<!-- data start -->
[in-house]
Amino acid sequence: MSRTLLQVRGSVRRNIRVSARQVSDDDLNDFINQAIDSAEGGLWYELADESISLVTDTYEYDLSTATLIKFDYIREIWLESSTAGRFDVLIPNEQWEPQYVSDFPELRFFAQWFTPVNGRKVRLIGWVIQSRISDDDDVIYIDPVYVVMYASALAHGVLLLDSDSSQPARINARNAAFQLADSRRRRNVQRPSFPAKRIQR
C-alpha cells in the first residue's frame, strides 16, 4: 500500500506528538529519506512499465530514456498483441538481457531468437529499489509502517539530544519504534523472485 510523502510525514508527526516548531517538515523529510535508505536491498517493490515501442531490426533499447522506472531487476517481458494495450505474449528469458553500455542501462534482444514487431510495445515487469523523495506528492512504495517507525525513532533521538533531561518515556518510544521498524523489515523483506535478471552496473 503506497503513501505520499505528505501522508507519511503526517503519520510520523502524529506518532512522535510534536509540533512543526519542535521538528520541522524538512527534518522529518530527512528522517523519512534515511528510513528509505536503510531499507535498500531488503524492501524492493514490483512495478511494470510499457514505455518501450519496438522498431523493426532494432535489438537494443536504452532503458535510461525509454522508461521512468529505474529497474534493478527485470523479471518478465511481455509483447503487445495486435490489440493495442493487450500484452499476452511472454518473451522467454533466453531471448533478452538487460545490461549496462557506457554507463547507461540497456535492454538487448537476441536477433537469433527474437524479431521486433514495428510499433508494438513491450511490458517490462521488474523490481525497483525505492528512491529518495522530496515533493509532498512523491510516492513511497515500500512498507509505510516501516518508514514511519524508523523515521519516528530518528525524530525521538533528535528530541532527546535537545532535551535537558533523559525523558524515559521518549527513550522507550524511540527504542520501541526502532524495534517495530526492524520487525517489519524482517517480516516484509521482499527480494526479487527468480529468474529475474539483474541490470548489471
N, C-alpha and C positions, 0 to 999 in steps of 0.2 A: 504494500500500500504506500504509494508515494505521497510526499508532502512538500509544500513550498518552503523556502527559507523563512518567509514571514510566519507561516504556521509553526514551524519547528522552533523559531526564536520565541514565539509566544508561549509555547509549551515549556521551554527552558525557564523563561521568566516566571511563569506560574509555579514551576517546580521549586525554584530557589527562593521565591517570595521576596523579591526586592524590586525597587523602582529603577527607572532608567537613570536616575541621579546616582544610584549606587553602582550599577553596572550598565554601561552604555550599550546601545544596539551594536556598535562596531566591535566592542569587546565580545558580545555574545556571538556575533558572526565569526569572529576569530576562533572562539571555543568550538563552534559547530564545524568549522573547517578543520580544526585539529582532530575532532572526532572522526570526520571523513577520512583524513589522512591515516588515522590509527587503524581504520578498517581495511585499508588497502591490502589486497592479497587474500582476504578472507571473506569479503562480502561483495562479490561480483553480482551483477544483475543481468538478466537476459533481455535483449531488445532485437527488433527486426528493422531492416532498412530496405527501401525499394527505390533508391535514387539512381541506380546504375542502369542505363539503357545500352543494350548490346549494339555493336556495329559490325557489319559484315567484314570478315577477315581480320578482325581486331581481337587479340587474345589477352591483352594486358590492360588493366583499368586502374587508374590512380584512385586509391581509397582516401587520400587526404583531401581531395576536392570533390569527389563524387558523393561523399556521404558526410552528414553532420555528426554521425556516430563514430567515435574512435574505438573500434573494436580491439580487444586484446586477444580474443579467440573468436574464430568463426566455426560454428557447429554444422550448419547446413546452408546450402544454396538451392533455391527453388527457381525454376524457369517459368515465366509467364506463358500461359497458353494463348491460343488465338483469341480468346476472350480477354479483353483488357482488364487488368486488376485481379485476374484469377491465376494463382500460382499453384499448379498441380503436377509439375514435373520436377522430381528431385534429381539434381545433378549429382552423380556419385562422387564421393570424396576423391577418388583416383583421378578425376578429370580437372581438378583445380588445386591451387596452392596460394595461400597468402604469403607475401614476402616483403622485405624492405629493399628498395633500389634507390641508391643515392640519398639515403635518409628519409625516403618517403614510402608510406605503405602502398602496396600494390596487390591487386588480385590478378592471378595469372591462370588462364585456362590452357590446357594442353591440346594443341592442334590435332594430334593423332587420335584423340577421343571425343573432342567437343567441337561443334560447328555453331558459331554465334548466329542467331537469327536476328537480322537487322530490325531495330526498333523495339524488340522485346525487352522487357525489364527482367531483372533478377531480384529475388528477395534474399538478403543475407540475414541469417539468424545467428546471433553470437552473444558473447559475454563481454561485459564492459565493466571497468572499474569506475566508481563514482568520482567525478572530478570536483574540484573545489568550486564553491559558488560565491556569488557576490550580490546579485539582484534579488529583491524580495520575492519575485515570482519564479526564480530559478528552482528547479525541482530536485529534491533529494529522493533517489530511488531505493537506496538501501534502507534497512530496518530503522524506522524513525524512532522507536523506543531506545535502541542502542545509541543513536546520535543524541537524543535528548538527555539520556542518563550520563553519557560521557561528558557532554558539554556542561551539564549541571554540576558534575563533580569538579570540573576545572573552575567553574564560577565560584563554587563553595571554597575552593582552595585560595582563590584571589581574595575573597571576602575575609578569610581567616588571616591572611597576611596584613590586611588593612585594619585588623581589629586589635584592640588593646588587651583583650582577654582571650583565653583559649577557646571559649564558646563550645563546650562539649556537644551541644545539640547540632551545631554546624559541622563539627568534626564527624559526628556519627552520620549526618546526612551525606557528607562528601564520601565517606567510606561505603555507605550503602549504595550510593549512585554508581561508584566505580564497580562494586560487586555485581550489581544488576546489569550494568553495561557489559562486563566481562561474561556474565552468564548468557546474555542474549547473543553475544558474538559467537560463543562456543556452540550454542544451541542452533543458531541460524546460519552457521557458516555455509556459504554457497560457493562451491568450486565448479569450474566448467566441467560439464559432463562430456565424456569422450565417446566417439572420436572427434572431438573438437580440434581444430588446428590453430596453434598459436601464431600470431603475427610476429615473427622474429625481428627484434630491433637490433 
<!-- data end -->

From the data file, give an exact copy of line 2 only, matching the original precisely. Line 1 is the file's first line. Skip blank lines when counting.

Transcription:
Amino acid sequence: MSRTLLQVRGSVRRNIRVSARQVSDDDLNDFINQAIDSAEGGLWYELADESISLVTDTYEYDLSTATLIKFDYIREIWLESSTAGRFDVLIPNEQWEPQYVSDFPELRFFAQWFTPVNGRKVRLIGWVIQSRISDDDDVIYIDPVYVVMYASALAHGVLLLDSDSSQPARINARNAAFQLADSRRRRNVQRPSFPAKRIQR